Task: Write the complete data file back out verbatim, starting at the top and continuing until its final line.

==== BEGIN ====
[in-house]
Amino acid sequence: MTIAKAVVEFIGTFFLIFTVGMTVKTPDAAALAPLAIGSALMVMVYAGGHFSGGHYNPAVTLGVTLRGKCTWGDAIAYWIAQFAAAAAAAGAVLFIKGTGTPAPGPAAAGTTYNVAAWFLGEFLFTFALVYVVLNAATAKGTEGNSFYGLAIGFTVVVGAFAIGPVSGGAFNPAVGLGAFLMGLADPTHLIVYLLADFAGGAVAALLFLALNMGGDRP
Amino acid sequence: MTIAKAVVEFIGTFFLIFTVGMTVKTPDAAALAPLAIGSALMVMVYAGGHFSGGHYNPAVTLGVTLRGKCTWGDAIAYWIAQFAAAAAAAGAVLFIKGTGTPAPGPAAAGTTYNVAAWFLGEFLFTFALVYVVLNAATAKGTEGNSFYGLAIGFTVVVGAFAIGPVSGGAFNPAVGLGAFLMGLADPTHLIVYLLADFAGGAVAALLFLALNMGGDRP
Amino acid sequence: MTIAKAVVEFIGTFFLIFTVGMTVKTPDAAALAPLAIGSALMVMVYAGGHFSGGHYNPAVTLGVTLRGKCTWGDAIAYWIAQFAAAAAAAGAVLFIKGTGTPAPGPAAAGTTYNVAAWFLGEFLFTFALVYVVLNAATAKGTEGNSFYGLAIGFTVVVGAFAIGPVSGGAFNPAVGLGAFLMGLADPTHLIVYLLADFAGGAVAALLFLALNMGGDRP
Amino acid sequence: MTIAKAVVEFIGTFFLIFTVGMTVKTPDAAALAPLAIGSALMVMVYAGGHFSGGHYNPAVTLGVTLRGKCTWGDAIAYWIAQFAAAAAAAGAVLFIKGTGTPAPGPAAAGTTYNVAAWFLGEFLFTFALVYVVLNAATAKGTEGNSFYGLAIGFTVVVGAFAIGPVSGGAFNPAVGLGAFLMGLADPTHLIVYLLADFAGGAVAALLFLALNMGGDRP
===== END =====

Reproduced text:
[in-house]
Amino acid sequence: MTIAKAVVEFIGTFFLIFTVGMTVKTPDAAALAPLAIGSALMVMVYAGGHFSGGHYNPAVTLGVTLRGKCTWGDAIAYWIAQFAAAAAAAGAVLFIKGTGTPAPGPAAAGTTYNVAAWFLGEFLFTFALVYVVLNAATAKGTEGNSFYGLAIGFTVVVGAFAIGPVSGGAFNPAVGLGAFLMGLADPTHLIVYLLADFAGGAVAALLFLALNMGGDRP
Amino acid sequence: MTIAKAVVEFIGTFFLIFTVGMTVKTPDAAALAPLAIGSALMVMVYAGGHFSGGHYNPAVTLGVTLRGKCTWGDAIAYWIAQFAAAAAAAGAVLFIKGTGTPAPGPAAAGTTYNVAAWFLGEFLFTFALVYVVLNAATAKGTEGNSFYGLAIGFTVVVGAFAIGPVSGGAFNPAVGLGAFLMGLADPTHLIVYLLADFAGGAVAALLFLALNMGGDRP
Amino acid sequence: MTIAKAVVEFIGTFFLIFTVGMTVKTPDAAALAPLAIGSALMVMVYAGGHFSGGHYNPAVTLGVTLRGKCTWGDAIAYWIAQFAAAAAAAGAVLFIKGTGTPAPGPAAAGTTYNVAAWFLGEFLFTFALVYVVLNAATAKGTEGNSFYGLAIGFTVVVGAFAIGPVSGGAFNPAVGLGAFLMGLADPTHLIVYLLADFAGGAVAALLFLALNMGGDRP
Amino acid sequence: MTIAKAVVEFIGTFFLIFTVGMTVKTPDAAALAPLAIGSALMVMVYAGGHFSGGHYNPAVTLGVTLRGKCTWGDAIAYWIAQFAAAAAAAGAVLFIKGTGTPAPGPAAAGTTYNVAAWFLGEFLFTFALVYVVLNAATAKGTEGNSFYGLAIGFTVVVGAFAIGPVSGGAFNPAVGLGAFLMGLADPTHLIVYLLADFAGGAVAALLFLALNMGGDRP